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TensorFlow lends a hand to build a rock-paper-scissors machine

Building a rock-paper-scissors machine with TensorFlow:

  • Editor’s note: It’s hard to think of a more “analog” game than rock-paper-scissors.
  • But this summer, one Googler decided to use TensorFlow, Google’s open source machine learning system, to build a machine that could play rock-paper-scissors.
  • For more technical details and source code, see the original post on the Google Cloud Big Data and Machine Learning Blog.This summer, my 12-year-old son and I were looking for a science project to do together.
  • After exploring several ideas, we decided to build a rock-paper-scissors machine that detects a hand gesture, then selects the appropriate pose to respond: rock, paper, or scissors.

This summer, one Googler and his son decided to build a machine that could play rock-paper-scissors. The twist? They used machine learning to do it.

Editor’s note: It’s hard to think of a more “analog” game than rock-paper-scissors. But this summer, one Googler decided to use TensorFlow, Google’s open source machine learning system, to build a machine that could play rock-paper-scissors. For more technical details and source code, see the original post on the Google Cloud Big Data and Machine Learning Blog.

This summer, my 12-year-old son and I were looking for a science project to do together. He’s interested in CS and has studied programming with Scratch, so we knew we wanted to do something involving coding. After exploring several ideas, we decided to build a rock-paper-scissors machine that detects a hand gesture, then selects the appropriate pose to respond: rock, paper, or scissors.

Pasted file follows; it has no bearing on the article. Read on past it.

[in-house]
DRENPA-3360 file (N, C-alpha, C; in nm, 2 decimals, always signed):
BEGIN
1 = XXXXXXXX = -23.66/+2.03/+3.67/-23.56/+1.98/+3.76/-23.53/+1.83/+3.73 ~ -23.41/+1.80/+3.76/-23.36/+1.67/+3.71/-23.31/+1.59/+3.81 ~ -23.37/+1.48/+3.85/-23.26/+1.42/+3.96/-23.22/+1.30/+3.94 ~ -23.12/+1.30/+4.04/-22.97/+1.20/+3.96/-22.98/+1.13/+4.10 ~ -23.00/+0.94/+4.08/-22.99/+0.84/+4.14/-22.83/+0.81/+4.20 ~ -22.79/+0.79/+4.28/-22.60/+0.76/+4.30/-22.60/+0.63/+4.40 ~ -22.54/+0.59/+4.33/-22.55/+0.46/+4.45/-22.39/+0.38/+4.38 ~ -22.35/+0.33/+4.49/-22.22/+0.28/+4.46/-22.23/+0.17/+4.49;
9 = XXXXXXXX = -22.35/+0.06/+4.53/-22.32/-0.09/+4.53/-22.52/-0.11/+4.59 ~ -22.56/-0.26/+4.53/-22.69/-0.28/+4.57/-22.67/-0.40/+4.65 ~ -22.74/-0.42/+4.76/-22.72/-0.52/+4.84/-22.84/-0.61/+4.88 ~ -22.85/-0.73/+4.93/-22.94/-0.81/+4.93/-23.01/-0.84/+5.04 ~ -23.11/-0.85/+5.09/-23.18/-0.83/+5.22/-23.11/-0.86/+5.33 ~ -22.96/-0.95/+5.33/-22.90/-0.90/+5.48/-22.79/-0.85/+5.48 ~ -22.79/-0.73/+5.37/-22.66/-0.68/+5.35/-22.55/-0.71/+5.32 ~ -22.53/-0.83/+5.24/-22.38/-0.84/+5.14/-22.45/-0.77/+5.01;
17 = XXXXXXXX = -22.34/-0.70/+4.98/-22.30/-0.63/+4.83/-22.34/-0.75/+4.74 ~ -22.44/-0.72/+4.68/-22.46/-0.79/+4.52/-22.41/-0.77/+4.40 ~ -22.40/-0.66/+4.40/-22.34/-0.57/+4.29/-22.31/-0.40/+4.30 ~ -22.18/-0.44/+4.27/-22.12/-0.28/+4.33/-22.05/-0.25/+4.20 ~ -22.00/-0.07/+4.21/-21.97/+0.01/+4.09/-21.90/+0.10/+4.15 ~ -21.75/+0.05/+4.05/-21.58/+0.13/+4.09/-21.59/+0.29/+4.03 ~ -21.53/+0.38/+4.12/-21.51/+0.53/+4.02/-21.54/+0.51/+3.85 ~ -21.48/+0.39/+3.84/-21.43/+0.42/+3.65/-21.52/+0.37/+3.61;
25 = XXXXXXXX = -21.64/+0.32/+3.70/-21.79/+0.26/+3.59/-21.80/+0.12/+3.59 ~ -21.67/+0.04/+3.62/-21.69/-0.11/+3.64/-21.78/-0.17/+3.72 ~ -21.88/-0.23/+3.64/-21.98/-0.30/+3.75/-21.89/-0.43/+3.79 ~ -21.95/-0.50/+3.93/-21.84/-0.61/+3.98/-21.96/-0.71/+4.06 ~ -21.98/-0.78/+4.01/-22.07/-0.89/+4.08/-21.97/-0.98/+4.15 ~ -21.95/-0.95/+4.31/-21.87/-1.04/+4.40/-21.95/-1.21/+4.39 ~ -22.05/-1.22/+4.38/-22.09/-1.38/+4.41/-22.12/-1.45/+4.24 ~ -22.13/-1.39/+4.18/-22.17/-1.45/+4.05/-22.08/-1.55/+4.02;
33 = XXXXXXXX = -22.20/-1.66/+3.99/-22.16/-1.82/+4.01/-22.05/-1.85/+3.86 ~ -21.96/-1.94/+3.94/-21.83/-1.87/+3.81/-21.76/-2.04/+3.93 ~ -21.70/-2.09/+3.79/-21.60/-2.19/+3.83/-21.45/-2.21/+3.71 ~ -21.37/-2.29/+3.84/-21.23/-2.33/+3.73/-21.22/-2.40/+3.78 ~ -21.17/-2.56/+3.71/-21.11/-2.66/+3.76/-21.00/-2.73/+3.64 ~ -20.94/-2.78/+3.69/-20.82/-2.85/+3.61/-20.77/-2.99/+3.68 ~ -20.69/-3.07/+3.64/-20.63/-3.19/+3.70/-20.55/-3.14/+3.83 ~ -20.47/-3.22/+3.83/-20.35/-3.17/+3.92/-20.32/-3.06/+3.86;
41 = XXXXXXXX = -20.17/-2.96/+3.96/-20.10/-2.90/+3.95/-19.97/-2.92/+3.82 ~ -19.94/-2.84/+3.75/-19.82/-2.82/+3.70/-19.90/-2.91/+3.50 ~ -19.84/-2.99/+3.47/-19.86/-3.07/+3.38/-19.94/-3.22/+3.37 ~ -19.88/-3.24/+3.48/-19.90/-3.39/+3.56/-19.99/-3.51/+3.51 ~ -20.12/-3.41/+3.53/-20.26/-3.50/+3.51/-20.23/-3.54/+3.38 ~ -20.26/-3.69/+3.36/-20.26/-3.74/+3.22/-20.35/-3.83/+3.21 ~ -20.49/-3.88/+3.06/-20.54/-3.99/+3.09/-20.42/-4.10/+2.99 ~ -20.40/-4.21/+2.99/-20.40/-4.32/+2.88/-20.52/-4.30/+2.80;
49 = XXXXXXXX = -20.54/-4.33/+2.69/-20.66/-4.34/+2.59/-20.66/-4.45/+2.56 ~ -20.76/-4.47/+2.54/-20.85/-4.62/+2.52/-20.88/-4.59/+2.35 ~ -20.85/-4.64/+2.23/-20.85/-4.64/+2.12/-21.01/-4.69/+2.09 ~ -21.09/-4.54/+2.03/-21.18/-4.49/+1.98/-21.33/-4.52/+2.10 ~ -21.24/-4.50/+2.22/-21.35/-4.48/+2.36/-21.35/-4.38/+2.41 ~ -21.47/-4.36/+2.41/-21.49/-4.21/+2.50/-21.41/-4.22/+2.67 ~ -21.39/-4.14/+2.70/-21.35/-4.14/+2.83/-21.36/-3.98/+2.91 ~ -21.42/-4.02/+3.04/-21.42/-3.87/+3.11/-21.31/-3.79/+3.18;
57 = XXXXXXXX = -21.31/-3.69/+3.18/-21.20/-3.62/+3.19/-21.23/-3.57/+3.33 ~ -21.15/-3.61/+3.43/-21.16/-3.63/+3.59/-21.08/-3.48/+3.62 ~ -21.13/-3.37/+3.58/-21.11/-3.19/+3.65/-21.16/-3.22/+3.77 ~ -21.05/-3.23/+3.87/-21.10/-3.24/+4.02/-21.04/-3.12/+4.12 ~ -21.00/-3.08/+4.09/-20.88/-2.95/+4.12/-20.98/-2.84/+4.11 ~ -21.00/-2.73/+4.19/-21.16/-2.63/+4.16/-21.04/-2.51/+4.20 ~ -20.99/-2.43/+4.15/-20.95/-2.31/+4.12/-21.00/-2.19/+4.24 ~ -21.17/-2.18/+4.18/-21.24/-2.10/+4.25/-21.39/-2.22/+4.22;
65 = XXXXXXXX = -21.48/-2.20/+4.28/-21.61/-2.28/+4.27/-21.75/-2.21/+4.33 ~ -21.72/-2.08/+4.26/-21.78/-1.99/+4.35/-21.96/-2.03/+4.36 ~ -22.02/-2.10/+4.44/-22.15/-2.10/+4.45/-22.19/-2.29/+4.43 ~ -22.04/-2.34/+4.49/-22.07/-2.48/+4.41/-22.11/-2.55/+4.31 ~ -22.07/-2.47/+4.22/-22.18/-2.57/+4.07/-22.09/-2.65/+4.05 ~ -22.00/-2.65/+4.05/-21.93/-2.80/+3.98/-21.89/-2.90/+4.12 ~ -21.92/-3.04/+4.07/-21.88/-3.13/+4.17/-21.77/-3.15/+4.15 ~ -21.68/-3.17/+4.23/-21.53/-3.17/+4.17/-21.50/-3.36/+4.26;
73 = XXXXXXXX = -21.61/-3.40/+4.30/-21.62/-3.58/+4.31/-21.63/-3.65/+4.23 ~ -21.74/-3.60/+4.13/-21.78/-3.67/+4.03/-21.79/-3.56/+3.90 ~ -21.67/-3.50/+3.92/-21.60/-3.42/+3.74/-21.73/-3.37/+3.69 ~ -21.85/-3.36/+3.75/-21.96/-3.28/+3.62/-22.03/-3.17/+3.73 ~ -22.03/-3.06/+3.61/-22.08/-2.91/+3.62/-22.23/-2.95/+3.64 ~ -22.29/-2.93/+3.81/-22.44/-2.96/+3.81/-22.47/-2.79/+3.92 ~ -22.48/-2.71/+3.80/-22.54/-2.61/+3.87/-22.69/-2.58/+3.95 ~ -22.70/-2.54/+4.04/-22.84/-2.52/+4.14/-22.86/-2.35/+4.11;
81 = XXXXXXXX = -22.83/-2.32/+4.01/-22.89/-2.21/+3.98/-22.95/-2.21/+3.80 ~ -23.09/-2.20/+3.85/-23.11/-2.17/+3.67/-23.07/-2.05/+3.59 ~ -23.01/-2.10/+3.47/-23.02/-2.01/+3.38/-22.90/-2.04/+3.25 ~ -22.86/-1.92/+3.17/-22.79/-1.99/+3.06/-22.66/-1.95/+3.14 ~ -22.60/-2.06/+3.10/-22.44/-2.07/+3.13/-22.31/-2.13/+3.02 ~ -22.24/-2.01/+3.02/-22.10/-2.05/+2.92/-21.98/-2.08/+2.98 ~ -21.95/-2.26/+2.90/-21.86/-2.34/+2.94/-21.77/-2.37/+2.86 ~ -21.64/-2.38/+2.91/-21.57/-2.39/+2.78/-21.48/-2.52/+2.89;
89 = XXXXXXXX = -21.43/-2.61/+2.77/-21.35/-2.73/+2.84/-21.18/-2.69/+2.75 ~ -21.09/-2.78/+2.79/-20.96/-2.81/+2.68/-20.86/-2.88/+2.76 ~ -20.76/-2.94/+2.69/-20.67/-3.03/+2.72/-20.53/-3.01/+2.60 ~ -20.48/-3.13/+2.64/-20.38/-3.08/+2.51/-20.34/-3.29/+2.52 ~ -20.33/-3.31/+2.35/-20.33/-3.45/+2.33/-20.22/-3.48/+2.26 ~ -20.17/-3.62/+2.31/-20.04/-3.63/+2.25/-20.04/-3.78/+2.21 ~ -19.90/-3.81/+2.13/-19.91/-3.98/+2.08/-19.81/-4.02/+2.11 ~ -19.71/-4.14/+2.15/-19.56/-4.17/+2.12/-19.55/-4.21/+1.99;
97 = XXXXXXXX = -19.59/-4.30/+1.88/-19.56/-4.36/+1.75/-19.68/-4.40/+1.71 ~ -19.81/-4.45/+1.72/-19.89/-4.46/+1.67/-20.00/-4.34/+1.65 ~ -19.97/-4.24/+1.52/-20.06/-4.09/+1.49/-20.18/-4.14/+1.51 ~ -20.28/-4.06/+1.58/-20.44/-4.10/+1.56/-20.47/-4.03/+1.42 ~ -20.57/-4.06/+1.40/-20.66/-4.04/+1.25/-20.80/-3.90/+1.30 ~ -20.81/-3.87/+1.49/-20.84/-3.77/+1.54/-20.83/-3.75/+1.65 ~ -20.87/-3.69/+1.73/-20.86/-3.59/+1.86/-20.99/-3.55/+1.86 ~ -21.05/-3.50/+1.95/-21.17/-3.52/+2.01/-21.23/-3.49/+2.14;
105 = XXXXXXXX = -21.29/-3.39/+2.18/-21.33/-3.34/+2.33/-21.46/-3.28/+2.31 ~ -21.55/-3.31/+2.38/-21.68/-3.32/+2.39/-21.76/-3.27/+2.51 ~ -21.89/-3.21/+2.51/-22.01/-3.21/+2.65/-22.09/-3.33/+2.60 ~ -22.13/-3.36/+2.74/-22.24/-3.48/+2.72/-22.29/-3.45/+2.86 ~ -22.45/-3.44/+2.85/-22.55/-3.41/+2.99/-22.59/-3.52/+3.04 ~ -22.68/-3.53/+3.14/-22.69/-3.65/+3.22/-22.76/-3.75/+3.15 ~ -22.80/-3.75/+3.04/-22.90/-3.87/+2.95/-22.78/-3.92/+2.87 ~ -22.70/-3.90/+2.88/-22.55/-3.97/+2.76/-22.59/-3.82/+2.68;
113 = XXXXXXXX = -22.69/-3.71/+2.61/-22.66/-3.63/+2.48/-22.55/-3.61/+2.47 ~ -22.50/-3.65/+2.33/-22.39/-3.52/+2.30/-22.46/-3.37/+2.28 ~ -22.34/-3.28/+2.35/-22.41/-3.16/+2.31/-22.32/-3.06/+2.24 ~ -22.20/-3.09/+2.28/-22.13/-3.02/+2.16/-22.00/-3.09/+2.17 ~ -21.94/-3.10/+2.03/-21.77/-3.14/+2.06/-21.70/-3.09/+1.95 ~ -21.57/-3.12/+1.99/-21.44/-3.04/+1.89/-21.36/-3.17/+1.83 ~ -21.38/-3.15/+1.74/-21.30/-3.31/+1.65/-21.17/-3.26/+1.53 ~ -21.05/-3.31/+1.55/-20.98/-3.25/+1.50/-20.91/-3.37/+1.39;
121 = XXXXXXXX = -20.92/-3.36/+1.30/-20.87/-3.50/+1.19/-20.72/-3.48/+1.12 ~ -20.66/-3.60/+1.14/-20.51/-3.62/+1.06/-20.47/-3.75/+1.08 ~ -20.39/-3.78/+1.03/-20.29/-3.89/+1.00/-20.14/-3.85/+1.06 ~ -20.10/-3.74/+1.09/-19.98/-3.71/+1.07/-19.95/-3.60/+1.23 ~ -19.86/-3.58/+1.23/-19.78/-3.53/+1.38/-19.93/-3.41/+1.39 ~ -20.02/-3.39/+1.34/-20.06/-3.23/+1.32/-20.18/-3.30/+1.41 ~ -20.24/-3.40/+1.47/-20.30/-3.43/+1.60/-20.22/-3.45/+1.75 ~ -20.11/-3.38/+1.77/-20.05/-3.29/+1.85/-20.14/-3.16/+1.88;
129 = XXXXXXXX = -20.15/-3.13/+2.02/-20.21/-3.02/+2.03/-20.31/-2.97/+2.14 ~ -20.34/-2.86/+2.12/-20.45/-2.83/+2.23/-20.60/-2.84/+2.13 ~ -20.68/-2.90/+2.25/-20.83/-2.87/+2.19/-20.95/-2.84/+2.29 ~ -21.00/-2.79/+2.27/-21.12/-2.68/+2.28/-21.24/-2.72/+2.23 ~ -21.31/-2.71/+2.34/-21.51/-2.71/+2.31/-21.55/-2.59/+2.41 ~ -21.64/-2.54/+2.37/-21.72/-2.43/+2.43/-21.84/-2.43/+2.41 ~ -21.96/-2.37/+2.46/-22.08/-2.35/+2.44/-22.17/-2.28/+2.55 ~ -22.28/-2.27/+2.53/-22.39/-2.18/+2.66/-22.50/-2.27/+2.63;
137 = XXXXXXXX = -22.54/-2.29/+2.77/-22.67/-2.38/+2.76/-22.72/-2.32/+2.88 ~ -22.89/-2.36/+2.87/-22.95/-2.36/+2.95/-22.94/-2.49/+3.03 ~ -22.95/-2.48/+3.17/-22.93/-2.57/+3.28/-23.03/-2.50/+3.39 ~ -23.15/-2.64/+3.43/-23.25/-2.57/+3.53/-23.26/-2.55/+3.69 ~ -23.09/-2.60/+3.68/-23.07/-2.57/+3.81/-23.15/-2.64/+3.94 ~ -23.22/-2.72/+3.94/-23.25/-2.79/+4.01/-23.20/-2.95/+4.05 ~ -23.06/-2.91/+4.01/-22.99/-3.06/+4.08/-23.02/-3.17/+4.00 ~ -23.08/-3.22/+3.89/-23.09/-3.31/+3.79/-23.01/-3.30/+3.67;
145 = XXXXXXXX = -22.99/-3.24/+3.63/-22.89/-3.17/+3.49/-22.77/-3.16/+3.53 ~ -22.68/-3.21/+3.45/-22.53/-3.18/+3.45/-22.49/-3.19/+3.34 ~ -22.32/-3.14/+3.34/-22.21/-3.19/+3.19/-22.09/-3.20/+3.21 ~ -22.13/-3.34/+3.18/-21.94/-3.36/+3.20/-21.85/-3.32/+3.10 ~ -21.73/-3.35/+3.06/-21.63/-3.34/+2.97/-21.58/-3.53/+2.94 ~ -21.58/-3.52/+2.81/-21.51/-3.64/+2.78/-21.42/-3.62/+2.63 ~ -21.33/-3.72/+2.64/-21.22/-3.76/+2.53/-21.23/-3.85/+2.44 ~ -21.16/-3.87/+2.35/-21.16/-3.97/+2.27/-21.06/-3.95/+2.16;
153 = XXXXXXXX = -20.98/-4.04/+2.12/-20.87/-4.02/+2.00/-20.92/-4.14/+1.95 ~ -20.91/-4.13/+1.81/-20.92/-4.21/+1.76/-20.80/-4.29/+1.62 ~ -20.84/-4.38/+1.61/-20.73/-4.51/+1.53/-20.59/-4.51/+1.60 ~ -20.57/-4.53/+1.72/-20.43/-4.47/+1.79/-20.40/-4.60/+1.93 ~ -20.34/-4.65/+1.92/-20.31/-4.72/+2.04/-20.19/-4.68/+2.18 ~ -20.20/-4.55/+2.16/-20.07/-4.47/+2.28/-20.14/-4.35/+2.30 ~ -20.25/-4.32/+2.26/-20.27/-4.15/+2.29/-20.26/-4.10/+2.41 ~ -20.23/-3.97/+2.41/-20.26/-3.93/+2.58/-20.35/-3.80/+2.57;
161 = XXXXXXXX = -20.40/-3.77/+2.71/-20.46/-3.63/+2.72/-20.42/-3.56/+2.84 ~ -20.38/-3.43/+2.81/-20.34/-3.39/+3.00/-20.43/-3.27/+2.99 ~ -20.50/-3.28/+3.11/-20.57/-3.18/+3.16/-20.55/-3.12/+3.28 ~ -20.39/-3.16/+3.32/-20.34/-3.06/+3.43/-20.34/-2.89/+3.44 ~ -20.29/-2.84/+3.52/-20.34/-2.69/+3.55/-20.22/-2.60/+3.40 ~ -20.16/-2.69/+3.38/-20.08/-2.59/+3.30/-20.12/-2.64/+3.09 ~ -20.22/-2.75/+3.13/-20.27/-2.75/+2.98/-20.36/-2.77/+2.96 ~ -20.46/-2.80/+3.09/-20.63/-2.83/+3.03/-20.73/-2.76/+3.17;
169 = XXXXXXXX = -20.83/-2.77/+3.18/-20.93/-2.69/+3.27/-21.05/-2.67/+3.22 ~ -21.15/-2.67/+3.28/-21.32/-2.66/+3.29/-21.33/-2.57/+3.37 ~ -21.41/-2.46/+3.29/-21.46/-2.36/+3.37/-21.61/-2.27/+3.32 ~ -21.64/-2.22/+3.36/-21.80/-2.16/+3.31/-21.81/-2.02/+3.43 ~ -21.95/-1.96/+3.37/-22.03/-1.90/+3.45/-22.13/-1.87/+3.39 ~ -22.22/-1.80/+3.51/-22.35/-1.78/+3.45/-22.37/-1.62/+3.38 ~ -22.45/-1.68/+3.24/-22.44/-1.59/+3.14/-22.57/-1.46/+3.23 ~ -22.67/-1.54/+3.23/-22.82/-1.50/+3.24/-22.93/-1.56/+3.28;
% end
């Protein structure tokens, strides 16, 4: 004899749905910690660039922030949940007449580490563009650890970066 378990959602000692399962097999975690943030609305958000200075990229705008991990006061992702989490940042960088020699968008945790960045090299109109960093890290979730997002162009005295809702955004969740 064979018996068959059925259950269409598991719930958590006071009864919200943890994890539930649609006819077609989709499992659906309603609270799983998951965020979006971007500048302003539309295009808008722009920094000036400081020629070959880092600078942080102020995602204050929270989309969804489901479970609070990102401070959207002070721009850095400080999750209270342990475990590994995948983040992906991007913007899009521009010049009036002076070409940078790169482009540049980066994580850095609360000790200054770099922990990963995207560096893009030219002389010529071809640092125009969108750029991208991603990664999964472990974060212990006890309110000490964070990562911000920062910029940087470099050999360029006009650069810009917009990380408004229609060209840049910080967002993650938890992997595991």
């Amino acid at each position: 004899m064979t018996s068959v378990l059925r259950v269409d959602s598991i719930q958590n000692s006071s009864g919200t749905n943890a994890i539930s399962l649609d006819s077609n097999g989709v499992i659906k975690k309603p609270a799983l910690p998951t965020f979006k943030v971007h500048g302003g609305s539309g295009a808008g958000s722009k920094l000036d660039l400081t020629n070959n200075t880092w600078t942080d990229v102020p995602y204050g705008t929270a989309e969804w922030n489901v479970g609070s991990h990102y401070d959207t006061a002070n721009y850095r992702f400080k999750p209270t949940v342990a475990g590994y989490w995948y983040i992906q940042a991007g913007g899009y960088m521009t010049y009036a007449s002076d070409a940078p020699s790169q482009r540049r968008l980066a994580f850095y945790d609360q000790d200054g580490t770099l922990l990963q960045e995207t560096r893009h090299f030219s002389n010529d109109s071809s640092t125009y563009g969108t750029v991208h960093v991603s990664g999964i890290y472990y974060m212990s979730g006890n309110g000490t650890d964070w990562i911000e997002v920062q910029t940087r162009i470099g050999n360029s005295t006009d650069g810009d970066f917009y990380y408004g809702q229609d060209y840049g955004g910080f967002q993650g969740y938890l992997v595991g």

The next step was to determine which combination of three numbers represents rock, paper or scissors. We wanted to do it in a way that could be flexible over time—for example if we wanted to capture more than three hand positions with many more sensors. So we created a linear model—a simple algebraic formula that many of you might have learned in high school or college—and used machine learning in TensorFlow to solve the formula based on the given sensor data and the expected results (rock, paper or scissors). What’s cool about this is that it’s like automated programming—we specify the input and output, and the computer generates the most important transformation in the middle.

TensorFlow lends a hand to build a rock-paper-scissors machine

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